Over the past few years there have been an increasing number of tax avoidance cases making their way through the Courts. While it is welcoming to receive guidance on how the anti-avoidance provisions apply, this is still an area where advisors and their clients need to tread with care.
A recent case found its way to the Supreme Court of New Zealand and the judgement was released in August this year. The Penny and Hooper case1 concerned two orthopaedic surgeons who sold their practice into companies where the family trusts owned the majority of the shares. Around the time the top marginal tax rate increased from 33% to 39%, the salaries that the doctors received were considerably lower (about 18% of prior years’ earnings) than their pre-incorporation income. Essentially this led to the main issue which the Courts focused on, i.e. had the taxpayers avoided tax by failing to pay themselves a market salary, enabling the Inland Revenue to treat the arrangement as void under the general anti-avoidance provisions?
The taxpayers argued that there was no concept of a minimum salary within the Income Tax Act and that the Hadlee decision concerning inalienation of earned income had no application. They also argued that none of the specific anti-avoidance provisions applied and therefore the taxpayers’ use of the structure with reduced salary payments was not tax avoidance. Furthermore, the taxpayers argued that the tax benefits (between $20K-$30K per annum) resulting from the company structure were merely incidental. Whilst the first argument above was not rejected (unlike the others), the fact that there is nothing in the Income Tax Act requiring a minimum salary did not preclude the taking of a non-commercial salary being a step in a tax avoidance arrangement.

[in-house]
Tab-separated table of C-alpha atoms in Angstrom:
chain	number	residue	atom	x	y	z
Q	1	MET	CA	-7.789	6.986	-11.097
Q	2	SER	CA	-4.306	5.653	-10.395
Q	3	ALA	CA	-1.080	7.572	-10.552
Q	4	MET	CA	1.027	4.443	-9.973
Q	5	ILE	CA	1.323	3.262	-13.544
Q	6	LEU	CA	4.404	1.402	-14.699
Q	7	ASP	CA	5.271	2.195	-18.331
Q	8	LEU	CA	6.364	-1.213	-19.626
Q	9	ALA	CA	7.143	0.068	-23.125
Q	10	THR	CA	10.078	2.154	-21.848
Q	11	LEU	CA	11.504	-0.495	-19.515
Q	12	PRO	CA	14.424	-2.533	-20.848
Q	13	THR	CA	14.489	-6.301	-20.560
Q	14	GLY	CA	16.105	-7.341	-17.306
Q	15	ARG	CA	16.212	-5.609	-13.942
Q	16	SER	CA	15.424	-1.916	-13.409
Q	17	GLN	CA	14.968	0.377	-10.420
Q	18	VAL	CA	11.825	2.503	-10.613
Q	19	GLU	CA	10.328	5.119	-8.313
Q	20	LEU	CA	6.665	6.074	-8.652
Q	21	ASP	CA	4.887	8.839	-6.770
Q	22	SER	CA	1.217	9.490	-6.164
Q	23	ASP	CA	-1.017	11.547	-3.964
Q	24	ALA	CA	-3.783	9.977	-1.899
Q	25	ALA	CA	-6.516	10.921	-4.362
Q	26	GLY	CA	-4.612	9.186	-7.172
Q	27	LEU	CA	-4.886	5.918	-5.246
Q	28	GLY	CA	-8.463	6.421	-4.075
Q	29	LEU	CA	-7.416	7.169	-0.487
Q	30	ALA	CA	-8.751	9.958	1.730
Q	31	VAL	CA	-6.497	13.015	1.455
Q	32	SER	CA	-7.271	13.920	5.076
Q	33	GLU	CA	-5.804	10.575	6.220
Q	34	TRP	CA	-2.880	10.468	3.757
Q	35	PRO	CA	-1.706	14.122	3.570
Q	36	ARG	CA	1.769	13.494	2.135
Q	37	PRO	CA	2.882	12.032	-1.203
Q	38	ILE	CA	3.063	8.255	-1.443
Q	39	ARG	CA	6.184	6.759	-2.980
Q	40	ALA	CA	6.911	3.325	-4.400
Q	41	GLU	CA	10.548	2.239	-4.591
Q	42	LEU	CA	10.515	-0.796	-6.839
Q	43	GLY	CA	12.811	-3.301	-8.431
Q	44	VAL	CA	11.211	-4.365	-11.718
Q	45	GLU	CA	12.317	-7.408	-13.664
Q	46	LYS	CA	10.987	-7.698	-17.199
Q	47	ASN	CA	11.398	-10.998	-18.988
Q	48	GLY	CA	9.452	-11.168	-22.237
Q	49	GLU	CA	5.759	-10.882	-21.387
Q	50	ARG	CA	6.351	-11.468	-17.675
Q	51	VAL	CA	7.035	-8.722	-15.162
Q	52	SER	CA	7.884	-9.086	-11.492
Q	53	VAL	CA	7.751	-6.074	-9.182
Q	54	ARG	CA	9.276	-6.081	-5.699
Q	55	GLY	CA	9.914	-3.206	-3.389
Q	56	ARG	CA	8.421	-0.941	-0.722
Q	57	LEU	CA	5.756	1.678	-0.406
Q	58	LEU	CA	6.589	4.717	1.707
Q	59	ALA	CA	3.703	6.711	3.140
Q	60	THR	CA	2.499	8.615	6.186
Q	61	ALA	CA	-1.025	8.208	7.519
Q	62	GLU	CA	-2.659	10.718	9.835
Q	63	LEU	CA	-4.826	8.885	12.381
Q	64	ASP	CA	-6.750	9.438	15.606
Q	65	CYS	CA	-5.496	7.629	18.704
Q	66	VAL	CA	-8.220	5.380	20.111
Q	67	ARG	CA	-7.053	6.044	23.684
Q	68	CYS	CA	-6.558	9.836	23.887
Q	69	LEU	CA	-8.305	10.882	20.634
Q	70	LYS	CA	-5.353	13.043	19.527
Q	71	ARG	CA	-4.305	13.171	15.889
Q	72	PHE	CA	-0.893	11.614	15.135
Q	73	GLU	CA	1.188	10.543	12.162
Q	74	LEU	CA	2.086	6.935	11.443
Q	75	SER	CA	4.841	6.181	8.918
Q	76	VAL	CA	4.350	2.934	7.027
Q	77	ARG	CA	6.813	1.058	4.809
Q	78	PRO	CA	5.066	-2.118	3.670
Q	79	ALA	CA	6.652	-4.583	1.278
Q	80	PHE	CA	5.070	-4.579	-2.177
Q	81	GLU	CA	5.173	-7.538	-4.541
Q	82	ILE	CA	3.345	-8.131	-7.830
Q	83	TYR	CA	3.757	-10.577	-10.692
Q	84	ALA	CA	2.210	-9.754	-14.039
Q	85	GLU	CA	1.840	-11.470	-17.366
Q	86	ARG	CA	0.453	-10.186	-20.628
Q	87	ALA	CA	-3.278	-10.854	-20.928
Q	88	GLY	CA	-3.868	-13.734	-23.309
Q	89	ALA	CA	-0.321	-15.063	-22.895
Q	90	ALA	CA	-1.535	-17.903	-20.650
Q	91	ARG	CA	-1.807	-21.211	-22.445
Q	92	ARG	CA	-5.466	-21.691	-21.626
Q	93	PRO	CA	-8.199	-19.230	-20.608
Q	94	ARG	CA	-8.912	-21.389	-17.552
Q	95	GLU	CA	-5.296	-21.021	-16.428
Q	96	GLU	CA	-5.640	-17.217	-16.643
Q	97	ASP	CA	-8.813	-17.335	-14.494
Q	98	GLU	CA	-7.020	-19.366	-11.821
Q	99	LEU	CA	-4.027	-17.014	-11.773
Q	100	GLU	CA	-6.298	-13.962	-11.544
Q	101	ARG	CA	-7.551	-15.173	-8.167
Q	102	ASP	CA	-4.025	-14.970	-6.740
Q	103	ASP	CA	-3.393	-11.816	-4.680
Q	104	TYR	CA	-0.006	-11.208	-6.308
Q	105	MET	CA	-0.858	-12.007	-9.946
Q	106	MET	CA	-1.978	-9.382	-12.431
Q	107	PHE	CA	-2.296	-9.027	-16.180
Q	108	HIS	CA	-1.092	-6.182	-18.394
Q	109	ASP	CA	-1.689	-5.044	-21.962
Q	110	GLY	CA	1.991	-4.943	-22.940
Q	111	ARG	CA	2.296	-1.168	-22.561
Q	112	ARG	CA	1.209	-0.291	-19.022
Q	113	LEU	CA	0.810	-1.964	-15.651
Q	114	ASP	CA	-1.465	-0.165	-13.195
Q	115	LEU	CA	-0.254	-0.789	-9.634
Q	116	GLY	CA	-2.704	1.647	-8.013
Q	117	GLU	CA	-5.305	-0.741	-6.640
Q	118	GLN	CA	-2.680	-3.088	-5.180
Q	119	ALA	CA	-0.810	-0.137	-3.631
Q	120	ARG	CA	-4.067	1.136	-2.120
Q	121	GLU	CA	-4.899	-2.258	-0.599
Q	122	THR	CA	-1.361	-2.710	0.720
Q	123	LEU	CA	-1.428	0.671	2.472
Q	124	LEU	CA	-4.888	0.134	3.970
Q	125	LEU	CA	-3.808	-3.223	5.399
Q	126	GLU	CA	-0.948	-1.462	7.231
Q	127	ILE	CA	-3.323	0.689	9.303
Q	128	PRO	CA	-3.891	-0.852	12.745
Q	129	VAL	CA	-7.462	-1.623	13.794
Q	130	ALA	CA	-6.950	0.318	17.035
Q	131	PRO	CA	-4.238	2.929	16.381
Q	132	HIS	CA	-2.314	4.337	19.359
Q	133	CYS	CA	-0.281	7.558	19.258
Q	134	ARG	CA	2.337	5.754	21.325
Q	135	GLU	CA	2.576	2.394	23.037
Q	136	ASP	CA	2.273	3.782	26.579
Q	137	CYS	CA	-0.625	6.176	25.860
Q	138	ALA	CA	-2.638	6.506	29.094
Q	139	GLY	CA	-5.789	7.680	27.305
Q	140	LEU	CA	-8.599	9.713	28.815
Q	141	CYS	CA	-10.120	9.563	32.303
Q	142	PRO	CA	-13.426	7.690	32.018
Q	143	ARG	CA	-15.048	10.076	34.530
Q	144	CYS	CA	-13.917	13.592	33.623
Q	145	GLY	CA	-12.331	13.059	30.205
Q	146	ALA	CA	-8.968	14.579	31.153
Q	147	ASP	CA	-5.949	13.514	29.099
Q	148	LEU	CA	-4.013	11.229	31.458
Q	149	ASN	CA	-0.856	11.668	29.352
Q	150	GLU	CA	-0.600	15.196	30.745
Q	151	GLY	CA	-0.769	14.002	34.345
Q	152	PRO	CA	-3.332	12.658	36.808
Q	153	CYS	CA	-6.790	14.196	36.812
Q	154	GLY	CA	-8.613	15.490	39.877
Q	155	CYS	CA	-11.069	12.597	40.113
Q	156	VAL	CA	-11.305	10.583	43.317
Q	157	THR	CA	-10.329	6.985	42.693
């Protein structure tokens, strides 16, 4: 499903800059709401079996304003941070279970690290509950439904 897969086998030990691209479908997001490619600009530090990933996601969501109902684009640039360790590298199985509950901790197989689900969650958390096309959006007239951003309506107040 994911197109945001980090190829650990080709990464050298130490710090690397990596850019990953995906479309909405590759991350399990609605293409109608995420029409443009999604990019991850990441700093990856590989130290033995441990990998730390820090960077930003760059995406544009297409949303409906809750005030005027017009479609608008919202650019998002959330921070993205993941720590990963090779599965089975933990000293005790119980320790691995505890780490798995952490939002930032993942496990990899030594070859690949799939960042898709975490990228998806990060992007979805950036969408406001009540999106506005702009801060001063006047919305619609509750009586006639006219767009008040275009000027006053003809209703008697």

Inland Revenue took the view that the taxpayers had purposely avoided the application of the top marginal tax rate. They retained control of all the income, and all the income was applied to the taxpayers for the benefit of themselves or their families through the company / trust structure. The taxpayers had also made a decision to fix an artificially low salary.
It is not surprising that both the Court of Appeal and Supreme Court found in favour of the Inland Revenue. Whilst there are no doubt a number of taxpayers to whom this decision has potential application, we believe that its application is not as wide as the IRD tax alert indicates. We believe it will only apply to taxpayers in situations where the following three criteria are met:
(i) The salary paid to the controlling owner must clearly be non-commercial;
(ii) The shareholder-employee takes significant cash out of the company over and above their salary for personal use;
1 Penny and Hooper v CIR  NZSC 95
(iii) The profits of the entity arise substantially from the personal exertion of the shareholder- employee.
It should be kept in mind that this is a historical issue as there is no current tax advantage with the top personal tax rate and trust tax rate aligned at 33% and the Inland Revenue are prevented from going back to re-assess years that are statute barred (i.e. 2006 or earlier income years).
The following examples indicate how this decision would apply for an existing structure or in instances when considering to restructure clients’ affairs.
A software developer decides to set up his own company taking a salary similar to that paid by his previous employer. During the first year in business, he develops some software which proves to be quite successful; so much so that within 18 months the royalties being received amount to $800,000 whilst he takes a shareholder-employee salary of $100,000.